12/23/2011 08:43 am ET Updated Feb 22, 2012

Does Your Mind Impact Your Health?

Do you believe your mind impacts your health and wellness?

In a discussion of health, wellness and well-being, an important concept is the relationship between the mind and the body. There are two primary ways of looking at the mind-body relationship. Monism views the mind and body not as distinct entities but as one interrelated system. From a health and wellness standpoint, this approach means that what is going on in your body impacts your mind and emotions, and what is going on in your mind and emotions impacts your physical body. The mind produces changes in the body, and the body produces changes in the mind.

The other way of looking at the mind and body is called dualism. This model was articulated by Rene Descartes, a French philosopher in the 1600s. According to the dualism model, the mind and body are totally independent entities that do not impact one another. Our emotional and psychological status and our thoughts have no impact on our physical health; similarly, our physical health has no impact on our mind, emotions, thoughts or mood.

The predominant Western view is that of Descartes: there is a split between the mind and body, with the body viewed as separate and distinct from the mind. The implication of this approach to health and wellness is that you need to treat only the body and the physical symptoms -- you do not need to take the whole person into consideration.

Eastern cultures, by contrast, believe that the mind and body are not separate but are related and have an impact on each other. The view of Eastern cultures, Native Americans and other indigenous cultures throughout the world is to recognize the unity of the whole person. We are not machines composed of totally independent parts. Humans are complex, interrelated wholes with all aspects of our existence impacting other aspects of our being.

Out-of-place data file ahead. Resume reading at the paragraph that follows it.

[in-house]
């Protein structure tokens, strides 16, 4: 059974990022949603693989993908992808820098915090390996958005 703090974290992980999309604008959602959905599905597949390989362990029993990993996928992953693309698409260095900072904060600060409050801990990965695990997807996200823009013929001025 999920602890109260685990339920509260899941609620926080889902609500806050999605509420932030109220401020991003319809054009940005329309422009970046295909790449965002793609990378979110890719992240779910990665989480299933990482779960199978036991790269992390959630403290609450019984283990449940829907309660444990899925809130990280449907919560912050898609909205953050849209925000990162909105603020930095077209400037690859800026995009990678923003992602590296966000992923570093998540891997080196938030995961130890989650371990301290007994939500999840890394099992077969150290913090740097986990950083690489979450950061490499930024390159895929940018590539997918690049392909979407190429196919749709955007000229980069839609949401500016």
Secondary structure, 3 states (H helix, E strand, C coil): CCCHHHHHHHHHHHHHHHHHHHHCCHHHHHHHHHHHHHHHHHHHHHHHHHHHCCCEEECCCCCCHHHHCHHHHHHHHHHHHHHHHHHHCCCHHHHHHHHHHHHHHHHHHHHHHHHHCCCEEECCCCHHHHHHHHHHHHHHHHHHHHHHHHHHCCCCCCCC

From a health and wellness standpoint, the Eastern approach is a whole-person approach because the mind and body are seen as directly related. What goes on in your mind -- what you think and how you feel -- directly impacts your body, which in turn affects your thinking and emotions. The Eastern model does not deny that external factors can impact disease and illness, but it recognizes that there are internal factors that are equally important. To maintain health and wellness requires treating and considering the entire mind-body complex.

Observe how this relates to you. When you're upset, is there a change in your body? How does it react to your mental state? When you're experiencing stress, what physical changes do you notice in your body? How about when you're excited and happy? In addition to the physical effects you notice, there may be other changes in your various body systems that you're not aware of.

When you exercise, what do you notice about your thinking and emotions? When you've gotten a long night of sound sleep, how does it impact your thinking and emotions? After you take a long deep breath, what changes are you aware of? How does your mood impact your body?

If the monism principle that the mind and body impact one another is correct, you likely notice changes in your body that correlate with what you think and the emotions you experience. Since your mind and emotions impact the conditions in your body and the conditions in your body are a factor in the manifestation of disease and illness, your mind and emotions are a major player in determining your health and wellness.

Many healing traditions around the world and throughout the ages embrace the holistic model of the interrelationship of the mind and the body. Shifting and reframing your perspective of the mind and body relationship as it applies to your health and wellness can lay the foundation for making changes to enhance your life.